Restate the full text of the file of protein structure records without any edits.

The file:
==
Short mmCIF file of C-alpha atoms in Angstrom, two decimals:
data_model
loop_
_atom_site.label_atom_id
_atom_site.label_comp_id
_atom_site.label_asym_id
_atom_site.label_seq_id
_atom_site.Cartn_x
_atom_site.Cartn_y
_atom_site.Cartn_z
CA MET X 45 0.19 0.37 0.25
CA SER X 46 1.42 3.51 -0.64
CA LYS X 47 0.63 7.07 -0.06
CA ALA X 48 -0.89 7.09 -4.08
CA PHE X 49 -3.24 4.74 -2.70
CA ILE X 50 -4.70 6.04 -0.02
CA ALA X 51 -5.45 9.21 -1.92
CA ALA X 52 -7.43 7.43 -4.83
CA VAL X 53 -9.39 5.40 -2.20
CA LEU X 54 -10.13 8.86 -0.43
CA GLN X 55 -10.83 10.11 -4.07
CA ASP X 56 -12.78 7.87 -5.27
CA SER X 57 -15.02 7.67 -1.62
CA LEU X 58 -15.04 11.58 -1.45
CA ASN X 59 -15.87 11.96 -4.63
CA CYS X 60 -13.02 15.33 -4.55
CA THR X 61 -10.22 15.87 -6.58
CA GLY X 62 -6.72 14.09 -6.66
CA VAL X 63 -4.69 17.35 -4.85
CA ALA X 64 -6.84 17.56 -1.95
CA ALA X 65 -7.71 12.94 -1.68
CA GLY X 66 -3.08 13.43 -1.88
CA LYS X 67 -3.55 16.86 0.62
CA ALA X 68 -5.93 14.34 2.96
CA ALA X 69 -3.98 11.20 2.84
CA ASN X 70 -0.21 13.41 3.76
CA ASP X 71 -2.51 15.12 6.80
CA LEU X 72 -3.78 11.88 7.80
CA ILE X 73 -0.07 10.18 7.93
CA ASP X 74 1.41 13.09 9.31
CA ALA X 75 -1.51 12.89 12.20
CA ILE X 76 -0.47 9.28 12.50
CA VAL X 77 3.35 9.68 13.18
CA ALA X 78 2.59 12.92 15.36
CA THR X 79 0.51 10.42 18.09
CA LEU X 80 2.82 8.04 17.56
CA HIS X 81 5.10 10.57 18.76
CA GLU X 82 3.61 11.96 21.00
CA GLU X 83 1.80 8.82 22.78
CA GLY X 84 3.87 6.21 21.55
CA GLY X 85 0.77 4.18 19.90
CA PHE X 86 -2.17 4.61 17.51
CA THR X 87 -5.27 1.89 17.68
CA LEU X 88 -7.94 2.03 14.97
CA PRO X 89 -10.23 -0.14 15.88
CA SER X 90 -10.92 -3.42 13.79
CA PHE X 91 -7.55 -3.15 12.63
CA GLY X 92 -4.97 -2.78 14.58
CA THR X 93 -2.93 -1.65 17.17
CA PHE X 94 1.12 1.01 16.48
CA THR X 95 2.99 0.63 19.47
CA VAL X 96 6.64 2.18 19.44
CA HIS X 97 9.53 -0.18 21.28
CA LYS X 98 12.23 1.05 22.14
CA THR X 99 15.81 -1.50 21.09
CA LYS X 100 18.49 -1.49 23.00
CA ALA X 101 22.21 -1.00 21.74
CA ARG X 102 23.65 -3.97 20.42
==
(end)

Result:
Short mmCIF file of C-alpha atoms in Angstrom, two decimals:
data_model
loop_
_atom_site.label_atom_id
_atom_site.label_comp_id
_atom_site.label_asym_id
_atom_site.label_seq_id
_atom_site.Cartn_x
_atom_site.Cartn_y
_atom_site.Cartn_z
CA MET X 45 0.19 0.37 0.25
CA SER X 46 1.42 3.51 -0.64
CA LYS X 47 0.63 7.07 -0.06
CA ALA X 48 -0.89 7.09 -4.08
CA PHE X 49 -3.24 4.74 -2.70
CA ILE X 50 -4.70 6.04 -0.02
CA ALA X 51 -5.45 9.21 -1.92
CA ALA X 52 -7.43 7.43 -4.83
CA VAL X 53 -9.39 5.40 -2.20
CA LEU X 54 -10.13 8.86 -0.43
CA GLN X 55 -10.83 10.11 -4.07
CA ASP X 56 -12.78 7.87 -5.27
CA SER X 57 -15.02 7.67 -1.62
CA LEU X 58 -15.04 11.58 -1.45
CA ASN X 59 -15.87 11.96 -4.63
CA CYS X 60 -13.02 15.33 -4.55
CA THR X 61 -10.22 15.87 -6.58
CA GLY X 62 -6.72 14.09 -6.66
CA VAL X 63 -4.69 17.35 -4.85
CA ALA X 64 -6.84 17.56 -1.95
CA ALA X 65 -7.71 12.94 -1.68
CA GLY X 66 -3.08 13.43 -1.88
CA LYS X 67 -3.55 16.86 0.62
CA ALA X 68 -5.93 14.34 2.96
CA ALA X 69 -3.98 11.20 2.84
CA ASN X 70 -0.21 13.41 3.76
CA ASP X 71 -2.51 15.12 6.80
CA LEU X 72 -3.78 11.88 7.80
CA ILE X 73 -0.07 10.18 7.93
CA ASP X 74 1.41 13.09 9.31
CA ALA X 75 -1.51 12.89 12.20
CA ILE X 76 -0.47 9.28 12.50
CA VAL X 77 3.35 9.68 13.18
CA ALA X 78 2.59 12.92 15.36
CA THR X 79 0.51 10.42 18.09
CA LEU X 80 2.82 8.04 17.56
CA HIS X 81 5.10 10.57 18.76
CA GLU X 82 3.61 11.96 21.00
CA GLU X 83 1.80 8.82 22.78
CA GLY X 84 3.87 6.21 21.55
CA GLY X 85 0.77 4.18 19.90
CA PHE X 86 -2.17 4.61 17.51
CA THR X 87 -5.27 1.89 17.68
CA LEU X 88 -7.94 2.03 14.97
CA PRO X 89 -10.23 -0.14 15.88
CA SER X 90 -10.92 -3.42 13.79
CA PHE X 91 -7.55 -3.15 12.63
CA GLY X 92 -4.97 -2.78 14.58
CA THR X 93 -2.93 -1.65 17.17
CA PHE X 94 1.12 1.01 16.48
CA THR X 95 2.99 0.63 19.47
CA VAL X 96 6.64 2.18 19.44
CA HIS X 97 9.53 -0.18 21.28
CA LYS X 98 12.23 1.05 22.14
CA THR X 99 15.81 -1.50 21.09
CA LYS X 100 18.49 -1.49 23.00
CA ALA X 101 22.21 -1.00 21.74
CA ARG X 102 23.65 -3.97 20.42